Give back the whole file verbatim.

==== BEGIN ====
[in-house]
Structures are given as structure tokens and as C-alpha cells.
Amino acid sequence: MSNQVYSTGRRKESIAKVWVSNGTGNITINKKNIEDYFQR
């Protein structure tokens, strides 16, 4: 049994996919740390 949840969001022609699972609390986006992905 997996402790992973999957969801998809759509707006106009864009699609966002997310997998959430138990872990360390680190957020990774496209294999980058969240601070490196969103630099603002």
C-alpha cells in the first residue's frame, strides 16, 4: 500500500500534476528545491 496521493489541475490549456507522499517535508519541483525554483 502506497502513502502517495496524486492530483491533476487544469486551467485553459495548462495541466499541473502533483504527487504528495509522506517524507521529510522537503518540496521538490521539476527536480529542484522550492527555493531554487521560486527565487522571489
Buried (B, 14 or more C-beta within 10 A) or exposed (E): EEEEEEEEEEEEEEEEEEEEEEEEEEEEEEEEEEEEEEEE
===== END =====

[in-house]
Structures are given as structure tokens and as C-alpha cells.
Amino acid sequence: MSNQVYSTGRRKESIAKVWVSNGTGNITINKKNIEDYFQR
């Protein structure tokens, strides 16, 4: 049994996919740390 949840969001022609699972609390986006992905 997996402790992973999957969801998809759509707006106009864009699609966002997310997998959430138990872990360390680190957020990774496209294999980058969240601070490196969103630099603002």
C-alpha cells in the first residue's frame, strides 16, 4: 500500500500534476528545491 496521493489541475490549456507522499517535508519541483525554483 502506497502513502502517495496524486492530483491533476487544469486551467485553459495548462495541466499541473502533483504527487504528495509522506517524507521529510522537503518540496521538490521539476527536480529542484522550492527555493531554487521560486527565487522571489
Buried (B, 14 or more C-beta within 10 A) or exposed (E): EEEEEEEEEEEEEEEEEEEEEEEEEEEEEEEEEEEEEEEE